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Analyzing Complex Issues

Analyzing Complex Issues

When you have a complex problem before the team, take a few simple steps to analyze and resolve the issue in a logical way. Too often we get thrown off by problems that arise on projects and react too quickly. Taking the time to think through the issue, and why it has occurred, enables for a better solution and ensuring the problem doesn’t occur in the future.

Take these best practice steps to resolve the problem:

  1. Select a few members of the team (you don’t want too big a group!) to work on the analysis of the issue. Select those members with expertise for the particular issue or whose work is impacted by the issue.
  2. Set aside 3 – 4 hours for an issue resolution session. Have it out of the office if you must so that the team is not interrupted or distracted.
  3. Prior to the meeting pull together the following information and send to all participants requesting that they read the information received before the meeting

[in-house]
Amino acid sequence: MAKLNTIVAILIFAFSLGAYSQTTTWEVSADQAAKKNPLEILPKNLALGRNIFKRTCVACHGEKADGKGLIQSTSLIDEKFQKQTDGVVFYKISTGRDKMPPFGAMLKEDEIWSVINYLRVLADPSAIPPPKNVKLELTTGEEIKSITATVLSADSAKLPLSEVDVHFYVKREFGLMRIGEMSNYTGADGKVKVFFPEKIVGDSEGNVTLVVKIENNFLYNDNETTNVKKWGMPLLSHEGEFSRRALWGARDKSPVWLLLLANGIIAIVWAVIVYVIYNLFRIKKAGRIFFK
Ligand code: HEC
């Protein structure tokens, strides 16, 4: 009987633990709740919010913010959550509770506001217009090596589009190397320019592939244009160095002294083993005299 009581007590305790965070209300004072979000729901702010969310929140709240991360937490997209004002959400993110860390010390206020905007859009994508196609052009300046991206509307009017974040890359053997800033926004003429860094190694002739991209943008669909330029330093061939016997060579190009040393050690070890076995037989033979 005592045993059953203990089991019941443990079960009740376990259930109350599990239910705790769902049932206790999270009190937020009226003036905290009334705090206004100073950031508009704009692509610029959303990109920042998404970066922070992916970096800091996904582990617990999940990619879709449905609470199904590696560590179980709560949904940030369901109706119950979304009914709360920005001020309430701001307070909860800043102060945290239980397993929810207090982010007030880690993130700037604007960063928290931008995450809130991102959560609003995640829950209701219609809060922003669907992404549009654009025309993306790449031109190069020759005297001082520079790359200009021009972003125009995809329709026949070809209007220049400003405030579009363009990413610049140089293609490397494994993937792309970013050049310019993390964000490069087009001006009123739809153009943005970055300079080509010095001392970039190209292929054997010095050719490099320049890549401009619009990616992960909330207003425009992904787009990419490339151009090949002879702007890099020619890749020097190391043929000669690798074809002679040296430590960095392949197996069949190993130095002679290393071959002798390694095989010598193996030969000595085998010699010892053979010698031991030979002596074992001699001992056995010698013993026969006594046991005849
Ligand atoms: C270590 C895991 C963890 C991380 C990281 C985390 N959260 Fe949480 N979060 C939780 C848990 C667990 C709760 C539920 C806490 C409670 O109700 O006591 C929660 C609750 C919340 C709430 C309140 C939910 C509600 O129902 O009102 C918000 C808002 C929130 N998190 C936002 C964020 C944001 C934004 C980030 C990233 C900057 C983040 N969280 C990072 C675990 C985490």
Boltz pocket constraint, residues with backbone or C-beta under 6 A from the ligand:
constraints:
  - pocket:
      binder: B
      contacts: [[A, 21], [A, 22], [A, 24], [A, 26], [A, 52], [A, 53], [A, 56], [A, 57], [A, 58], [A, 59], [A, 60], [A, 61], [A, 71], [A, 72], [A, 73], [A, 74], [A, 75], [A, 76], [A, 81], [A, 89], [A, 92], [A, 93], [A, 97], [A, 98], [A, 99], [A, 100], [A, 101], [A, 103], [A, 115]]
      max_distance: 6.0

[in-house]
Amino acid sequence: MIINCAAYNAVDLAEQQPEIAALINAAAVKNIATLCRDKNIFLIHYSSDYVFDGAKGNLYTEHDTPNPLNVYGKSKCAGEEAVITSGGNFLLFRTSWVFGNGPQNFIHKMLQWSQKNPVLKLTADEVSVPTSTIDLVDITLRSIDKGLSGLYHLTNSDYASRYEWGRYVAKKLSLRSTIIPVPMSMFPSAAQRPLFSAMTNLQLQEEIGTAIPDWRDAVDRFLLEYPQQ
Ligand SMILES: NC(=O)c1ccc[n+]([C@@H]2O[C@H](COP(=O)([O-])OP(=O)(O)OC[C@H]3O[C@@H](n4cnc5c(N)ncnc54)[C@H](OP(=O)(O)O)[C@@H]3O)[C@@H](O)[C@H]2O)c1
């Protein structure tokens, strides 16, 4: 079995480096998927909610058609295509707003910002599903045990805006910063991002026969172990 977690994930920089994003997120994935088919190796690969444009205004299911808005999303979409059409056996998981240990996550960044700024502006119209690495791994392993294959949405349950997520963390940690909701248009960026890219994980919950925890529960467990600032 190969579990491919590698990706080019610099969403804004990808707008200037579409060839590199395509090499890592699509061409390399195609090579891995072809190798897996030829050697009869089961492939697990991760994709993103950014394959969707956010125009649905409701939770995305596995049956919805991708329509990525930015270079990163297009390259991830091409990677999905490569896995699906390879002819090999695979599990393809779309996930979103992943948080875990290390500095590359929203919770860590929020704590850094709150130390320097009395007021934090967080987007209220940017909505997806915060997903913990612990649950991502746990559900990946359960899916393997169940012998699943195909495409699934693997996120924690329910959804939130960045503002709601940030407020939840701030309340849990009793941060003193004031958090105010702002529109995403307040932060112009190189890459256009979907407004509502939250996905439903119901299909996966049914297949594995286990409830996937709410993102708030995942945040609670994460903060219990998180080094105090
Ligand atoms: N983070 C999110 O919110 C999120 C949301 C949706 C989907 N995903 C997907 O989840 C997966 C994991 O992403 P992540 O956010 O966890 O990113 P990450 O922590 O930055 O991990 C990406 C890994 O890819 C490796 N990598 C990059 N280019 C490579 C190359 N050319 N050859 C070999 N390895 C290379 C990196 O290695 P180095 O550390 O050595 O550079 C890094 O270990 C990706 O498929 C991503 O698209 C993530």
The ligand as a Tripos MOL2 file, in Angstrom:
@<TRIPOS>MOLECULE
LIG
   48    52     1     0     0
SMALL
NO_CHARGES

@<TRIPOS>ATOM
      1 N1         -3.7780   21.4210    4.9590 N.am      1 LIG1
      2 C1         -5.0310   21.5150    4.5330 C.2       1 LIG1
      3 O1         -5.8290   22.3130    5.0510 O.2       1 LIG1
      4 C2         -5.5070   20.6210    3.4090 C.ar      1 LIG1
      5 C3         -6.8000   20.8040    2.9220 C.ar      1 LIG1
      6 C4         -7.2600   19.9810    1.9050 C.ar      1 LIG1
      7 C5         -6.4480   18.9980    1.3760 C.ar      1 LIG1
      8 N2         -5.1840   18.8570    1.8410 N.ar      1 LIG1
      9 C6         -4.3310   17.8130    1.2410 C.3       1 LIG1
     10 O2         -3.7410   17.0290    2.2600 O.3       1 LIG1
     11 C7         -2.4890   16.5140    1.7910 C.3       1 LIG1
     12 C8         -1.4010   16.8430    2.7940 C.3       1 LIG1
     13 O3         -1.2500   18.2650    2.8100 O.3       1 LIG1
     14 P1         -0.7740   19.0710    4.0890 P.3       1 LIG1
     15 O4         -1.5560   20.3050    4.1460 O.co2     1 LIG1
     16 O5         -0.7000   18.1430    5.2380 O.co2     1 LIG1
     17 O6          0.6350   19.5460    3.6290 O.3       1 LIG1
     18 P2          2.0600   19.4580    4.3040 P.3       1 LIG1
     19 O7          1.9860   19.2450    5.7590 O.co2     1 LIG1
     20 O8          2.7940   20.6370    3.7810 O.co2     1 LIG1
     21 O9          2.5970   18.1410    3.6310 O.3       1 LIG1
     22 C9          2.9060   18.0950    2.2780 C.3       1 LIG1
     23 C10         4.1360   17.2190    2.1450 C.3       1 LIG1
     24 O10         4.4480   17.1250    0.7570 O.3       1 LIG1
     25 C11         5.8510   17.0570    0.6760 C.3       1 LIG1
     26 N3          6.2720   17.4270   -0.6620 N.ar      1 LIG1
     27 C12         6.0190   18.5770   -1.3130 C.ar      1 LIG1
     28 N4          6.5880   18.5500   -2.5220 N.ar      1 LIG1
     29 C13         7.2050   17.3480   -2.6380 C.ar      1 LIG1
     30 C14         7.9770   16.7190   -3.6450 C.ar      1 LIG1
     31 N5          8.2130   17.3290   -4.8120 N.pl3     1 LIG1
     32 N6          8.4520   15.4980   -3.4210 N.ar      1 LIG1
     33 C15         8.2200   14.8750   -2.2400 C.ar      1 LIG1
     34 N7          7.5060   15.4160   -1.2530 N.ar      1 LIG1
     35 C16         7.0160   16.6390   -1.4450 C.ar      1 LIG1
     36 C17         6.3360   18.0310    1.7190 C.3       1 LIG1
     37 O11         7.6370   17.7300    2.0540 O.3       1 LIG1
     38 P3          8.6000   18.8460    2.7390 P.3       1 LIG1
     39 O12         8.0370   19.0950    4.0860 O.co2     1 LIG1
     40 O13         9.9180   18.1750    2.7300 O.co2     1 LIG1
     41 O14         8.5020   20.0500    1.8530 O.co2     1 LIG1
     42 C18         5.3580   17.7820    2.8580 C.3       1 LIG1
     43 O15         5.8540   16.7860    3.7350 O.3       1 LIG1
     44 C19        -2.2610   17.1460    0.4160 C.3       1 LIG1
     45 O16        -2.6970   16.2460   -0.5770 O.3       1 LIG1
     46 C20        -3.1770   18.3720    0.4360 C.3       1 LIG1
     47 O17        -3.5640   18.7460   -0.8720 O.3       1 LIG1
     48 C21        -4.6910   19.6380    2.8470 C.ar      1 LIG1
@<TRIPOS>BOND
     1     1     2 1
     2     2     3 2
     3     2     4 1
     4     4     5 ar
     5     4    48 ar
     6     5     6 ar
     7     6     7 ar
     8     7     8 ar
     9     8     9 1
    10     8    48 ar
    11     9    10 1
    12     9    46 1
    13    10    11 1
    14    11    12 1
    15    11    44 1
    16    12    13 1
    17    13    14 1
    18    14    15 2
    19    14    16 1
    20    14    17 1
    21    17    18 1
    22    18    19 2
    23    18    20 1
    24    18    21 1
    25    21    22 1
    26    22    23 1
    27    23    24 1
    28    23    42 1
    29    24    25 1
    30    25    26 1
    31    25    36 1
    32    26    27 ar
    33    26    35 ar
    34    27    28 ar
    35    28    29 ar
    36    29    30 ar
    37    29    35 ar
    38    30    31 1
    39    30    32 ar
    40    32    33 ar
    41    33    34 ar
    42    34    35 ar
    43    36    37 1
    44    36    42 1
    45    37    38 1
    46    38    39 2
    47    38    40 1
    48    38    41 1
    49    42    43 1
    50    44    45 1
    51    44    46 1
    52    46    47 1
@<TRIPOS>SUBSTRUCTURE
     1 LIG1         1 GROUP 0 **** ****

1. Data on the issue to be resolved
    2. Any backup information/documentation
  4. At the meeting:
    1. Review the problem/issue (I like to have a simple problem statement to share) to be resolved – ensure that everyone understands the problem
    2. Discuss among the team how the problem was discovered and what is contributing to the problem  – be clear in statements (e.g., key members of the product development group do not see the value of the new technology rather than there is a problem within the product development group.)
      1. Can the cause of the issue be verified?
    3. Determine impact of the issue (e.g., on the project including timeline, budget, resources, stakeholders, deliverables.)
    4. Brainstorm actions that might be taken to resolve the issue – be creative (e.g., don’t worry about cost, resource needs, timing, etc.)
    5. Narrow down the possibilities to what is practical given the situation, timing, budget, etc.
    6. Narrow down further to 2 – 3 options and develop pros and cons for each option. Include resource needs, timing, budget, etc.
  5. Present findings to key stakeholders for review/approval to move forward.

Have a process and plan, such as the one delineated above, in place prior to having to work through issues that arise on the project. This avoids unnecessary delays on the project panic when an issue arises.

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